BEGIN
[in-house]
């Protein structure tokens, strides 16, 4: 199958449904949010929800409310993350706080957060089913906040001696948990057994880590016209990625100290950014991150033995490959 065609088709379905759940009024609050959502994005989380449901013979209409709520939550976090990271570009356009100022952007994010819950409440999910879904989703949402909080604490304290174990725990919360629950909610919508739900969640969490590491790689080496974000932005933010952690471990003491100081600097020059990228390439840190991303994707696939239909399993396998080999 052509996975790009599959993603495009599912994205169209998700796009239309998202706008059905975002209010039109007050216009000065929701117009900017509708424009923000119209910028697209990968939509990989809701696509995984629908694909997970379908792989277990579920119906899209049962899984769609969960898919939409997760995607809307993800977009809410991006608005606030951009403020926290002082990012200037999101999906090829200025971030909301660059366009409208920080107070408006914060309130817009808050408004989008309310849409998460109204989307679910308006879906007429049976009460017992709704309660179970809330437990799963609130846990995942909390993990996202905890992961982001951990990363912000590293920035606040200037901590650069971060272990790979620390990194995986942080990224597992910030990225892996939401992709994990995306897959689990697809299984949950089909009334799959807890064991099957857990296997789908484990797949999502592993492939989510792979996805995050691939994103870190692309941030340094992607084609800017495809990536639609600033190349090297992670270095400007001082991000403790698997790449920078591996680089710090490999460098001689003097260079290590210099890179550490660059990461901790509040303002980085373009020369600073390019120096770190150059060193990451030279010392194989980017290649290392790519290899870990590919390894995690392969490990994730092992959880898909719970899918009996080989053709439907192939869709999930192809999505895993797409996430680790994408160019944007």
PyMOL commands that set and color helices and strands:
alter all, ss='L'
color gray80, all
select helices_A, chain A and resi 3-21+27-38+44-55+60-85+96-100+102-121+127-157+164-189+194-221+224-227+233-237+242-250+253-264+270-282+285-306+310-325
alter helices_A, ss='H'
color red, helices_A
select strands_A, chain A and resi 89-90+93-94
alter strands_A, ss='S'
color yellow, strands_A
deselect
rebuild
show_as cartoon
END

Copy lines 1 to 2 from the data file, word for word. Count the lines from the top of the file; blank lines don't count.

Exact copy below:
[in-house]
């Protein structure tokens, strides 16, 4: 199958449904949010929800409310993350706080957060089913906040001696948990057994880590016209990625100290950014991150033995490959 065609088709379905759940009024609050959502994005989380449901013979209409709520939550976090990271570009356009100022952007994010819950409440999910879904989703949402909080604490304290174990725990919360629950909610919508739900969640969490590491790689080496974000932005933010952690471990003491100081600097020059990228390439840190991303994707696939239909399993396998080999 052509996975790009599959993603495009599912994205169209998700796009239309998202706008059905975002209010039109007050216009000065929701117009900017509708424009923000119209910028697209990968939509990989809701696509995984629908694909997970379908792989277990579920119906899209049962899984769609969960898919939409997760995607809307993800977009809410991006608005606030951009403020926290002082990012200037999101999906090829200025971030909301660059366009409208920080107070408006914060309130817009808050408004989008309310849409998460109204989307679910308006879906007429049976009460017992709704309660179970809330437990799963609130846990995942909390993990996202905890992961982001951990990363912000590293920035606040200037901590650069971060272990790979620390990194995986942080990224597992910030990225892996939401992709994990995306897959689990697809299984949950089909009334799959807890064991099957857990296997789908484990797949999502592993492939989510792979996805995050691939994103870190692309941030340094992607084609800017495809990536639609600033190349090297992670270095400007001082991000403790698997790449920078591996680089710090490999460098001689003097260079290590210099890179550490660059990461901790509040303002980085373009020369600073390019120096770190150059060193990451030279010392194989980017290649290392790519290899870990590919390894995690392969490990994730092992959880898909719970899918009996080989053709439907192939869709999930192809999505895993797409996430680790994408160019944007």